Seamwork: The Little Magazine that Could

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In the age of digital media, readers have come to expect their information and entertainment for free.

Now don’t get me wrong, free content is great! I enjoy free content on blogs and websites every day; however, the growing expectation for content to be created for free places a great amount of pressure on writers and content creators. How can they give us the content we want for free while still being able to sustain their careers financially? This is not a good time to be in the magazine business, that’s for sure.

And it’s not just sewing, the rise of free content expectation effects every aspect of journalism, and it is greatly influencing the quality of content we receive as readers. Maybe it’s not ethical for consumers to be demanding such things from professional content creators, but these are the challenges we currently face.

Content creators have two choices, they can argue how unfair their circumstance is, or they can adapt. In my opinion, it’s much more valuable and constructive to discuss the latter.

So how can content creators make a living when readers expect everything to be available for free? Seamwork magazine, the brainchild of indie pattern star Colette, has come up with an interesting approach to solving this problem.

Seamwork is a monthly sewing magazine that costs readers $6 a month. They publish articles that cover topics in more depth than a blog post, often including interviews with sewing industry leaders. These articles are offered for free to everyone, regardless of whether they pay for a magazine subscription or not.

If they are giving their content away for free, how are they making money?

The ladies at Colette knew in order to get people to subscribe to their magazine, they needed to offer their readers something they couldn’t get for free, something that would be worth paying for. Colette discussed this problem with their fans in their weekly newsletter, and in the end they decided to include two free sewing patterns along with every month’s edition. These patterns are simple, easy to sew, and aren’t incredibly difficult for the Colette Team to design. Although the content of the magazine is free, the patterns are only available to readers with a monthly subscription.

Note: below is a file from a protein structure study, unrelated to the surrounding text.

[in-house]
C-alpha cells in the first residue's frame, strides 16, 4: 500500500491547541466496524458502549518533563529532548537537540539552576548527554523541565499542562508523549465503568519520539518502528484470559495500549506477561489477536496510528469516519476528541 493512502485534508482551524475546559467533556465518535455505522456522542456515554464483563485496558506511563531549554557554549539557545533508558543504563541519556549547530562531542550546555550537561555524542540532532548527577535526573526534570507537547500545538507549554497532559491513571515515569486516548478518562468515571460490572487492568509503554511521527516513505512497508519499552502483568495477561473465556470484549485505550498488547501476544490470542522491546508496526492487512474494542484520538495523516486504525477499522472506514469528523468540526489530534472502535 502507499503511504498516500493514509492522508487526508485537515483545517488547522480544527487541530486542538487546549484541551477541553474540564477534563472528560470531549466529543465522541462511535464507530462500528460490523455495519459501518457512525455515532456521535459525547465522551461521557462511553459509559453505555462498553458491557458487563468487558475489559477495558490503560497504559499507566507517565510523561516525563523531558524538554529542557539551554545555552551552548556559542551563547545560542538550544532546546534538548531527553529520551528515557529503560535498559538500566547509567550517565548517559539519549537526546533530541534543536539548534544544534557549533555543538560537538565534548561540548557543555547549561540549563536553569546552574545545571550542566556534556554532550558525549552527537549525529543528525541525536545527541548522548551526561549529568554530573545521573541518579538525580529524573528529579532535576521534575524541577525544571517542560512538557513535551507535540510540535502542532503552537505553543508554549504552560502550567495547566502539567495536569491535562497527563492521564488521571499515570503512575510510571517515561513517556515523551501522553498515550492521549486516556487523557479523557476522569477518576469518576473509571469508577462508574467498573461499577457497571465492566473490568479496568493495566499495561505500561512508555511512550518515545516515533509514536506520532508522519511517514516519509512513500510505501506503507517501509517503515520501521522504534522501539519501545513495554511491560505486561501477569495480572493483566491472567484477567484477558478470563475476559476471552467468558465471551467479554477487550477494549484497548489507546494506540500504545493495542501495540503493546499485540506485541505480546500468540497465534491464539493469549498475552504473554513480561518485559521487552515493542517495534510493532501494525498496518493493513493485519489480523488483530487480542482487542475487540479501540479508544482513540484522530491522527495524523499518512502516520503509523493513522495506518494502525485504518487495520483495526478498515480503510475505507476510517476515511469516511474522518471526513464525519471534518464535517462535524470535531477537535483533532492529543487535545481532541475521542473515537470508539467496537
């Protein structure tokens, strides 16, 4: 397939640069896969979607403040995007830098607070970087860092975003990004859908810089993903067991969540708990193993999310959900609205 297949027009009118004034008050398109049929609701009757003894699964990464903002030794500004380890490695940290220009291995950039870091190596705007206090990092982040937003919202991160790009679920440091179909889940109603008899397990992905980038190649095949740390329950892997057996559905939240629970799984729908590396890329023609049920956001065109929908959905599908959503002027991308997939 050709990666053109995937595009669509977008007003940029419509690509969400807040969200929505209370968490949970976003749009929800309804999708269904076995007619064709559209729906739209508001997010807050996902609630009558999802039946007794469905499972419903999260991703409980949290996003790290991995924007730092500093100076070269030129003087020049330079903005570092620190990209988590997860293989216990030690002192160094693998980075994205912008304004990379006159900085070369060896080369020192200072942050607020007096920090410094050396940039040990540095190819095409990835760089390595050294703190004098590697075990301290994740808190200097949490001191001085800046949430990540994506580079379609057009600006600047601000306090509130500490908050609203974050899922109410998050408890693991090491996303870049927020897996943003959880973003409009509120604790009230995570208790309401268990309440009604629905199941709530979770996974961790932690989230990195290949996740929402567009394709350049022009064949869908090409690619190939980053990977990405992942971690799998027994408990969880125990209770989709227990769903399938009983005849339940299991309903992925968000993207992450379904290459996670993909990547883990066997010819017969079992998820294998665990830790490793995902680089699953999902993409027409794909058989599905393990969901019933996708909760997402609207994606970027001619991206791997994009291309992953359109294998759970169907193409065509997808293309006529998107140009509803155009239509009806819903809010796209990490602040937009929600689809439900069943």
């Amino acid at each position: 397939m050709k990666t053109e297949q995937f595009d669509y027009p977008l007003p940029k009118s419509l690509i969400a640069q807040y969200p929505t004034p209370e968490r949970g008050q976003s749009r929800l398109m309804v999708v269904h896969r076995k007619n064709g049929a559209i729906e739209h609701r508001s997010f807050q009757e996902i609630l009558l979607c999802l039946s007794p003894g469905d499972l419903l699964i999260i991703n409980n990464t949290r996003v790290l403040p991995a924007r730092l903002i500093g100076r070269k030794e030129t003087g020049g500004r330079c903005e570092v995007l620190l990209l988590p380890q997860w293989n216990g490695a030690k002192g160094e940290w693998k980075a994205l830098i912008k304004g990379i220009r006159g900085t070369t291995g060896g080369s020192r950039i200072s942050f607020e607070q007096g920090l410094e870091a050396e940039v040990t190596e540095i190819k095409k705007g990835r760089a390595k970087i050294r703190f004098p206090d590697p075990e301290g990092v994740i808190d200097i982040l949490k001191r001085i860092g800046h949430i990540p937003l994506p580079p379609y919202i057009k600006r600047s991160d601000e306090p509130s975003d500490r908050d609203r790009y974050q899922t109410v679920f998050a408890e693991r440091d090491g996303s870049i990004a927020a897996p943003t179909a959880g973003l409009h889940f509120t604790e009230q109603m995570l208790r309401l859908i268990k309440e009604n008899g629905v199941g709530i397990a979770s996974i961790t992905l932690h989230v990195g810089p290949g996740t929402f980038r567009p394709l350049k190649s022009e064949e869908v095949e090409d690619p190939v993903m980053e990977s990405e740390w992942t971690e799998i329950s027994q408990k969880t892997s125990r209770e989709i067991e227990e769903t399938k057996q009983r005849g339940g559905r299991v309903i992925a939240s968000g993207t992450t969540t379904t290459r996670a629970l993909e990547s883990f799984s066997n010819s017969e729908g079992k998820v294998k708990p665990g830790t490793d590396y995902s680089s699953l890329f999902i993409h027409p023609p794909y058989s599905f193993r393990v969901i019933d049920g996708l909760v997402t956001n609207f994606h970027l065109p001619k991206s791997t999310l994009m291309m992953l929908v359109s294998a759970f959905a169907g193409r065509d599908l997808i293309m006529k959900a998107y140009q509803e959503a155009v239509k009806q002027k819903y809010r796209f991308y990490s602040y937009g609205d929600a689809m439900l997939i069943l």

Today marks Seamwork’s one year anniversary, and I believe that it’s safe to say that their magazine has been a huge success. In 12 months, Seamwork has expanded their services to include a podcast and a printed book. Looking back, it’s easy to see why this magazine has become such a hit, despite the fact that consumers are less willing to pay for the content they read than ever before.

Seamwork made the magazine model work for them when the paid news industry is failing by listening to their consumer. They know readers can get all the sewing news they want and need online for free, and made the wise choice not to compete with that. Instead, they offered their readers something worth paying for and are able to make money off of it!

Winners aren’t necessarily the people who are naturally the best, they’re the people that adapt the best to their environment. I’m sure there are other paid sewing magazines that offer even better articles than Seamwork, but it’s hard to argue that any other sewing magazine understands their customer’s needs better than Seamwork. This is why Seamwork will survive in an industry that’s failing.

The conflict between paid and free content is seen in every industry imaginable. Professional content creators are struggling to stay afloat amongst the massive amount of free content available online. I think in the future, we will start seeing more magazines and news sources adopting the Seamwork model for making money. If people are no longer willing to pay for the things they read, offer them something they are willing to pay for – It’s business 101!

Remember, if you can’t change the game, change the way you play.

All images courtesy of Seamwork Magazine

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